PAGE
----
• suthnsun

          I realize they don’t sell the electricity. What they don’t seem to realize is how little electricity is required if consumers really embrace efficiency. In my case I can get by at a flat 4 kwh / day all year if I use no heating in mid winter. 8kwh/ day with a midwinter peak if I use electric heating. On the basis of $15pw that gives a high effective kwh cost which I might wish to avoid and the consistent 4kwh element of that use would be very easy to arrange an alternative supply. (We have2 person all electric household)

          • Pied

            Well done on the power, just saying though they won’t care if you or anyone else use 1 watt or one gigawatt, they will get their return on the network charges, they don’t care about the generators or retailers.
            The problem with going totally off grid is the cost to do it properly, this means very reliably as you are now responsible for your own utility. I agree with a 4kWH a day demand your cost will be a bit lower than most. The killer for off grid is that the design has to cope with the worst conditions, midwinter (with 8KWH usage) and also to minimise any generator runtime as this is very expensive. The off grid system (batteries, generator and electronics) have a life of about 10 years so the cost of those needs to be amortised over that period. Part of my business is consulting on off grid, I do designs and costing for various solar businesses so I have a very good idea of what it costs. Assuming you are in Southern australia to do a system properly for you would be around $40-45K assuming you have no solar already. In this is about $11K in batteries, With $40k over 10 years, you would use about 18000kWH, thats $2.22 kWH. I haven’t even taken into account the cost of some generator run time and servicing costs. So even assuming a dramatic reduction in battery costs you might save say $5K it still aint cheap. You see all sorts of claims by people on the internet that they can do it cheap, yes you can but it doesn’t work and they do their money. On the other hand a battery/grid tie system should eventually be cost competitive as battery prices reduces but currently they are not.

          • PW

            Looking backward at batteries is destroying your analysis. The present cost of Lion batteries for large users like Tesla is under $250/kwh of storage capacity and is expected to decline to less than $100/kwh of storage capacity by the time they complete their two Gigawatt Battery Factories in 2017.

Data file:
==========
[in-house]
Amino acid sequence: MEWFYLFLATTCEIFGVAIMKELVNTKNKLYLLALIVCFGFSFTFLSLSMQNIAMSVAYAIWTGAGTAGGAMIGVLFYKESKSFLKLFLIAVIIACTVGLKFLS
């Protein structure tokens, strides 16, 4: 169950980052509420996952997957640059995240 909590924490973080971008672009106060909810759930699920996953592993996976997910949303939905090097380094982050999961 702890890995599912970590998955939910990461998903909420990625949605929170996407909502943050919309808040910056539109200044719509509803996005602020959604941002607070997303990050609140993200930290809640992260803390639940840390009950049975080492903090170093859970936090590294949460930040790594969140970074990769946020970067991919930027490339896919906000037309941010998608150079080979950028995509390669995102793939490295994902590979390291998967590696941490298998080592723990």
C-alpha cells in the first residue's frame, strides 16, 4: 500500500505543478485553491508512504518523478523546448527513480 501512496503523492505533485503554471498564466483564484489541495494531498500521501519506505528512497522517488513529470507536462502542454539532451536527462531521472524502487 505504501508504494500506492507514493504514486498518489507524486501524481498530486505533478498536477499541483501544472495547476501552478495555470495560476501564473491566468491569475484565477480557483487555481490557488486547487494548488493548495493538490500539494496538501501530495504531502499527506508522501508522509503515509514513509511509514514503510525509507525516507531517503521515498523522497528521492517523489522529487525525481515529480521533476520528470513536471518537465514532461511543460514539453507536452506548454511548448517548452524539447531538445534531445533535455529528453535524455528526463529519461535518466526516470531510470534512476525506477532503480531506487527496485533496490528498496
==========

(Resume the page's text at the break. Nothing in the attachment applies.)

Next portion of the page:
The capacity cost is only part of the story since these batteries are designed to retain more than 80% of their original storage ability over 10,000 full discharge cycles – that would be 26 years of Daily full discharges with the battery still 80% good for an unknown amount of time afterwards.
            Since Tesla and Panasonic have stated that their Gigawatt factory goals include the distributed generation home market, Mr. Stobbe’s observations are spot on.

  • Ken Fabian

    Why not consumers buying off or selling excess to whichever supplier has the best prices at that moment, without any contracts or longer term agreements? Smart systems can manage that, just as they can manage time of use for appliances to better match self supply or lower cost supply. A relatively small amount of storage combined with smart system management of usage can go a long way, extending every sunny day’s solar supply through the evening peak. From running continuously to firing up every evening, to firing up only in extended renewable unfriendly weather, fossil generation is going to be downgraded to intermittent backup.

  • Marcelo

    Will households be able to exchange power between themselves as in peer-to-peer and not even use a grid? I mean are there laws against distributing electricity across properties via home-made setups?

    • Blind Freddy of Cairns

      Yes Marcelo, there are laws against that. There are also laws that require you to sell your export generation to a retailer so not sure what Stobbe is smoking in SA however the demise of retailers will be a difficult thing to achieve when they have billions invested. He is also just pondering the future and mentions 20, 30 or 40 years, So no need to get too excited. A lot of what he says is just not technically and economically viable at this point.

  • Michel Syna Rahme

    Good stuff!